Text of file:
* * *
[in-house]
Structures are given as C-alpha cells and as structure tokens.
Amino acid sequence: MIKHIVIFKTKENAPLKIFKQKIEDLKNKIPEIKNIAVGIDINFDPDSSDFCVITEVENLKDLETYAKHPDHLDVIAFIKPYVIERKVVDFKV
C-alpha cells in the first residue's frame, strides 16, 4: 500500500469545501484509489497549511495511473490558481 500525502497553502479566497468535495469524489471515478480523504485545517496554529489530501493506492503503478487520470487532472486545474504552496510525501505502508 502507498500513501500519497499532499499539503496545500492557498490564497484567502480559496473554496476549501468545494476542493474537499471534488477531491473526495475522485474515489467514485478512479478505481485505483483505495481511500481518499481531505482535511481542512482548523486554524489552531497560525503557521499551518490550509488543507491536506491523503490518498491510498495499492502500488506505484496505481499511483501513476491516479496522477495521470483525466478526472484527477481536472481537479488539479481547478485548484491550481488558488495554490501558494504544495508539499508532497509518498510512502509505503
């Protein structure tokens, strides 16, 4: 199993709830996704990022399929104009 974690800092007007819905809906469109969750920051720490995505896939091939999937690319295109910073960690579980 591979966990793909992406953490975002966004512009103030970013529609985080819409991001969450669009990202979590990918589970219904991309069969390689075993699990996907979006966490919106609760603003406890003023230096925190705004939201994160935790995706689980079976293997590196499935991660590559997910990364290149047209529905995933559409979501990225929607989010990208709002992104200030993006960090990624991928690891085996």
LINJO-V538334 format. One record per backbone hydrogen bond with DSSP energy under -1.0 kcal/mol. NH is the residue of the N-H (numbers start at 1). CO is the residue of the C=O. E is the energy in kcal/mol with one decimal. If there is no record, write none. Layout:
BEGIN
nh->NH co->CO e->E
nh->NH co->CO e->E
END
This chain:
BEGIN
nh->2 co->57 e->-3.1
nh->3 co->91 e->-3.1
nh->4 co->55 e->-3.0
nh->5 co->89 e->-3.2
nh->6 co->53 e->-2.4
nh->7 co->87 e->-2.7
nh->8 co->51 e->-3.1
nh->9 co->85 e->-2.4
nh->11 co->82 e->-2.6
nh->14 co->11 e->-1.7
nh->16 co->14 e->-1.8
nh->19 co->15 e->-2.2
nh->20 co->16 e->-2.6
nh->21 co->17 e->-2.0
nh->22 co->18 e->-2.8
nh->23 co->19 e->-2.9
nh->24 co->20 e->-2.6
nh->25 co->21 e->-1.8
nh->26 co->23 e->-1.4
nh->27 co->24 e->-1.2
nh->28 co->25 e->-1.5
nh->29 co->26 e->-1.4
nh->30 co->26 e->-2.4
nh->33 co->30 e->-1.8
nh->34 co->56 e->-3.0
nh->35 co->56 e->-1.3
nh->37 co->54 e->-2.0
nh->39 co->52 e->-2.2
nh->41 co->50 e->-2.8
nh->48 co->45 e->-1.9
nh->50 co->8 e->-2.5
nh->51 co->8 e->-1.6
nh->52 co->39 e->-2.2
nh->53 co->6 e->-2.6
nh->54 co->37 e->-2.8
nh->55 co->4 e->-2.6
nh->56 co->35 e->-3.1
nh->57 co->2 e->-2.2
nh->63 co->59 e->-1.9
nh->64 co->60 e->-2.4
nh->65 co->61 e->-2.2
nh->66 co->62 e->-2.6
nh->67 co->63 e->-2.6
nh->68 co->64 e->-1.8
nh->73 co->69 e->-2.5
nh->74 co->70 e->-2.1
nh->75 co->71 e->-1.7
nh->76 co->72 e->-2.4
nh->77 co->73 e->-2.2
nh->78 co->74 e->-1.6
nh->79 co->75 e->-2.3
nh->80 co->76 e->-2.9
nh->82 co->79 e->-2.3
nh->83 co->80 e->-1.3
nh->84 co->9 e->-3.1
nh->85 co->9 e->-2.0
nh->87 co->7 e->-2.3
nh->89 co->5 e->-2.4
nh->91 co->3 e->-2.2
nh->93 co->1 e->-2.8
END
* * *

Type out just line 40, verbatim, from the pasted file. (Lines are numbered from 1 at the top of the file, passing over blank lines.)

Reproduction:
nh->39 co->52 e->-2.2